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Lincoln

James P. Kaetz, Auburn University
Lincoln is located in northwest Talladega County, in east-central Alabama. Initially a town dependent on the cotton economy, Lincoln is now home to a large Honda automobile manufacturing facility.
History
Covered Bridge in Lincoln
The area in which Lincoln was settled was first noted by Andrew Jackson's men during the Creek War of 1813-14 for its ample water supply, given its location on the Coosa River, and fertile soils. After the Creeks were defeated and forced from their land, some of the men returned and settled in the area. The community was first known as Blue Eye, then Kingsville, with the first post office being established in 1850. By 1856, the name of the post office had been changed to Lincoln, after Revolutionary War hero Benjamin Lincoln.
The Georgia Pacific Railroad constructed a line through Lincoln in 1883, with the business district shifting its location slightly to the south to be nearer to the line. Lincoln incorporated in 1911 and held its first city elections. The first high school in Talladega County was built in Lincoln in 1912. Dependent like many other Alabama towns in the southern half of the state on cotton production, Lincoln suffered a double blow with the boll weevil infestation of the 1910s and then the Great Depression in 1929. The building of U.S. Highway 78 through the town in 1930 brought some new businesses along the highway's route.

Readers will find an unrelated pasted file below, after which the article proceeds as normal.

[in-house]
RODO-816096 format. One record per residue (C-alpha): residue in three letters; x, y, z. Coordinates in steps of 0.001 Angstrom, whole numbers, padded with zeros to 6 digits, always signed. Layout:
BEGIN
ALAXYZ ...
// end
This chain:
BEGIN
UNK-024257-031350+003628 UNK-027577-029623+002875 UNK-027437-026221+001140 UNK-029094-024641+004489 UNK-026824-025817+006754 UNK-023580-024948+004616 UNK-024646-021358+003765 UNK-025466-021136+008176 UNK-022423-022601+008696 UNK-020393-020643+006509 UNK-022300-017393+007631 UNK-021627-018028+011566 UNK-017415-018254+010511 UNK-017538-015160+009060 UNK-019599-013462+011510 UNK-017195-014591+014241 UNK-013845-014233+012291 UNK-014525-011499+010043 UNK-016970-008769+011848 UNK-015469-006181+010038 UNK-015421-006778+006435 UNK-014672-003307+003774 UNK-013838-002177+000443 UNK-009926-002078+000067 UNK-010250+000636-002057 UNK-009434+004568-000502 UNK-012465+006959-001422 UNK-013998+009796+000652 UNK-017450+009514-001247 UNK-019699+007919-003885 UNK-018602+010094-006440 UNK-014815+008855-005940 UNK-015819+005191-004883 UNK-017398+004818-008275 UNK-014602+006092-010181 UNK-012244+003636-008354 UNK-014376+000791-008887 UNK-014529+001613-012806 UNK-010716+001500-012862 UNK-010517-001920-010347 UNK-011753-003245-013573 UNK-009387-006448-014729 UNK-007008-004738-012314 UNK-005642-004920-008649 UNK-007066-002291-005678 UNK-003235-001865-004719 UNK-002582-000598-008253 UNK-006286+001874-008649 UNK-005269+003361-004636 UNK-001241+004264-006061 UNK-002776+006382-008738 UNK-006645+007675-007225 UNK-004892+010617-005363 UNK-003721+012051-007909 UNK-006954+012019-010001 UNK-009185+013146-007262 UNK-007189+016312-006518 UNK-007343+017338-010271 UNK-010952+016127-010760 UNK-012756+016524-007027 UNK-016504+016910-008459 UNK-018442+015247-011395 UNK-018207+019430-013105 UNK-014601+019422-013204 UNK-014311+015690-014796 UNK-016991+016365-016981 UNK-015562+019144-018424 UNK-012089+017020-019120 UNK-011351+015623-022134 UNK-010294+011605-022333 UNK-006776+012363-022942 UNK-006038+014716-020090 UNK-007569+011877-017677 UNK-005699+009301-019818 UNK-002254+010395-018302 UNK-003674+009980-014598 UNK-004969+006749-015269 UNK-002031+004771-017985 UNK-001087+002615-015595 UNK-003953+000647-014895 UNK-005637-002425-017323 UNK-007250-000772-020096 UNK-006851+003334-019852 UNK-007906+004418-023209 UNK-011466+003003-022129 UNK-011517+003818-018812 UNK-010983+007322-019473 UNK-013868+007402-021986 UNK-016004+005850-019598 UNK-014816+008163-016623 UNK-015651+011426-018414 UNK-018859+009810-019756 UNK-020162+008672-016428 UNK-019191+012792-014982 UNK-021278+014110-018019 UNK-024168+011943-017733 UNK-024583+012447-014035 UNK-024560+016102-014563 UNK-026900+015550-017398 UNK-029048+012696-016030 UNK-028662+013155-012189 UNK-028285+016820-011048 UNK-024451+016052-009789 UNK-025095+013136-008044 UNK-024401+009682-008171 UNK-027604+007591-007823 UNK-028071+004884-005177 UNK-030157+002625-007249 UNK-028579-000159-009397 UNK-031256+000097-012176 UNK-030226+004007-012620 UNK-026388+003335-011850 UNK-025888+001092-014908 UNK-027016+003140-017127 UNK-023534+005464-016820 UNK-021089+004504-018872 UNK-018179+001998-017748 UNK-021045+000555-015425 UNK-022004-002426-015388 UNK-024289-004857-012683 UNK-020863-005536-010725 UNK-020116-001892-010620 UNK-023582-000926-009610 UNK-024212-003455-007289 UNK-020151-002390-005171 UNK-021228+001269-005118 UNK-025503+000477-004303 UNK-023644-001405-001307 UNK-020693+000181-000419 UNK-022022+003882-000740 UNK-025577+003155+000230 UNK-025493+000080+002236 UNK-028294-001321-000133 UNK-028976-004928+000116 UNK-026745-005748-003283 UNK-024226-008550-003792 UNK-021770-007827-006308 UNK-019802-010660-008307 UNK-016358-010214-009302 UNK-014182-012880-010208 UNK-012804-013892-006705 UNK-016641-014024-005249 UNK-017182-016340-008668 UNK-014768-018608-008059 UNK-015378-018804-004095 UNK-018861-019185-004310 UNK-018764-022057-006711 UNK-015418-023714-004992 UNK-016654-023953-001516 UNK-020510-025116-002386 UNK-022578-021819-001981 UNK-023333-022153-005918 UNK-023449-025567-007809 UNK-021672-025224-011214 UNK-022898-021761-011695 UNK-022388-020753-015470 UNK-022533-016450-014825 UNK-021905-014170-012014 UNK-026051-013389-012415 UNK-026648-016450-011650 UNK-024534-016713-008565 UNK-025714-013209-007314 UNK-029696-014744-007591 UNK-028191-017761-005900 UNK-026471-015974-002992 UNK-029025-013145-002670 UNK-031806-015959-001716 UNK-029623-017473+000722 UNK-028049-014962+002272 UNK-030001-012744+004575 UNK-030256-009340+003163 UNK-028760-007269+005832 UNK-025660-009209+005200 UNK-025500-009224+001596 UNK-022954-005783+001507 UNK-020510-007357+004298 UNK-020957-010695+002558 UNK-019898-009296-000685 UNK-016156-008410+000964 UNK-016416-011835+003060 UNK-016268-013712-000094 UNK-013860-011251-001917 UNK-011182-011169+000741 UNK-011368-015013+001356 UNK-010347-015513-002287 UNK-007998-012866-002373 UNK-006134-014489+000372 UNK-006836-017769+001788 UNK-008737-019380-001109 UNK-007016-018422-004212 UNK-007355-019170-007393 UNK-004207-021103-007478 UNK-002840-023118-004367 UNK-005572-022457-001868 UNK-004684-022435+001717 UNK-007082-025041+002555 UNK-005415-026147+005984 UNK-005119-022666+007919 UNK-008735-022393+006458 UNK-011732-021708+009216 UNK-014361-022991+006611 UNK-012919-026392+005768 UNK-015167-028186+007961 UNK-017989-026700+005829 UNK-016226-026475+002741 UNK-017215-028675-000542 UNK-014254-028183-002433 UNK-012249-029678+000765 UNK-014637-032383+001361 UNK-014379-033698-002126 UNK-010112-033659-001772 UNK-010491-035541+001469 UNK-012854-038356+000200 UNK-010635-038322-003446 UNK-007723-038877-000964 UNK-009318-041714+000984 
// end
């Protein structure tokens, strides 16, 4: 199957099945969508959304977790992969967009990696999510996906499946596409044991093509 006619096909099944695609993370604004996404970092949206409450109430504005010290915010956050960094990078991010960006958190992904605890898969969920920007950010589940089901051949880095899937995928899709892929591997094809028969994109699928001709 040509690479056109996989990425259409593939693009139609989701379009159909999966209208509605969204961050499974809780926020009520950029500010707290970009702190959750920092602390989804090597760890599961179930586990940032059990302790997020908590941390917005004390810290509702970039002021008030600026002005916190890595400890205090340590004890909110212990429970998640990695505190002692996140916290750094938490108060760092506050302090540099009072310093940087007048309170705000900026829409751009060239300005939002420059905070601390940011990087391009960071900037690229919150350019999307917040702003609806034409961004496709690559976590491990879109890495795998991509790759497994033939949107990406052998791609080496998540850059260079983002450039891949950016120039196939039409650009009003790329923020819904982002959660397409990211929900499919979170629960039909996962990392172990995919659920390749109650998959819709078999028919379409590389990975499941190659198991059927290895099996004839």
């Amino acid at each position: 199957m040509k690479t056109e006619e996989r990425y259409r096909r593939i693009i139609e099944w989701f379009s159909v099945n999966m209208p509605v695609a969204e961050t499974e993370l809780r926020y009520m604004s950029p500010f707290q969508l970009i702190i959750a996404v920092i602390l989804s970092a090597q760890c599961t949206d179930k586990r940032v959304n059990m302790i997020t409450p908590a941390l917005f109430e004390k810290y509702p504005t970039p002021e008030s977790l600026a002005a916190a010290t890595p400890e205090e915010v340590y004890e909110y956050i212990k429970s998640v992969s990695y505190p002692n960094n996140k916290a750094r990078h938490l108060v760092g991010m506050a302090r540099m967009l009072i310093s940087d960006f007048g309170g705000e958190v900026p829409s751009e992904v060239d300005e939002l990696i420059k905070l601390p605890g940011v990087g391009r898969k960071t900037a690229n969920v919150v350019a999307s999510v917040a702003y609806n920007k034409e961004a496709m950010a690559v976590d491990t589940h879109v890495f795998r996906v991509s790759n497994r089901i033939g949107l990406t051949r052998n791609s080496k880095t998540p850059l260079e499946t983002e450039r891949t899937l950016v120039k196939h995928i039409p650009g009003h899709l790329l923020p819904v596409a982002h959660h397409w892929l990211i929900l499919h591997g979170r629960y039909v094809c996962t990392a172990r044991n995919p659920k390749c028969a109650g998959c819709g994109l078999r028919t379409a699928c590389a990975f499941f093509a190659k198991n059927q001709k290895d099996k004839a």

Honda Employees in Lincoln
In 1999, Honda Motor Company chose Lincoln as the location of its new manufacturing facility, resulting in business and residential construction and an accompanying rise in population. The facility began production in 2001 with a major expansion in 2018. The state also constructed a large training facility across the street from the new Honda plant.
Demographics
According to 2016 Census estimates, Lincoln recorded a population of 6,429. Of that number, 72.5 percent of respondents identified themselves as white, 24.5 percent as African American, 0.4 percent as Hispanic, 1.7 percent as two or more races, and 0.9 percent as Asian. The town's median household income was $52,388, and the per capita income was $26,014.
Employment
According to 2016 Census estimates, the workforce in Lincoln was divided among the following industrial categories:
  • Manufacturing (26.5 percent)
  • Educational services and health care and social assistance (19.4 percent)
  • Construction (10.9 percent)
  • Finance and insurance, and real estate and rental and leasing (10.0 percent)
  • Retail trade (8.9 percent)
  • Professional, scientific, and management, and administrative and waste management services (7.1 percent)
  • Arts, entertainment, and recreation, and accommodation and food services (6.5 percent)
  • Public administration (5.4 percent)
  • Transportation and warehousing, and utilities (2.3 percent)
  • Other services, except public administration (1.6 percent)
  • Wholesale trade (1.5 percent)
  • Information (0.5 percent)
Education 
Schools in Lincoln are part of the Talladega County School system; the town has one elementary school, one middle school, and one high school.
Transportation
U.S. Highway 78 runs through Lincoln east-west, and State Highway 77 runs north-south through the city. Interstate 20, running east-west, lies about one mile south of the city. The Talladega Municipal Airport is located eight miles southeast of the city.
Events and Places of Interest
Lincoln has five city parks with walking trails, playgrounds, pavilions, baseball fields, tennis courts, and soccer fields. The Lincoln City Center has a gym and meeting rooms.
The Merkl House, the Oaks/Burns Home, the Truss-Law-Watson House, and the Old Town Lincoln Commercial Historic District are listed on the Alabama Register of Landmarks and Heritage.

Additional Resources

Talladega County Heritage Book Committee. Heritage of Talladega County. Clanton, Ala.: Heritage Publishing Consultants, 2000.
Published:  October 28, 2011   |   Last updated:  September 4, 2020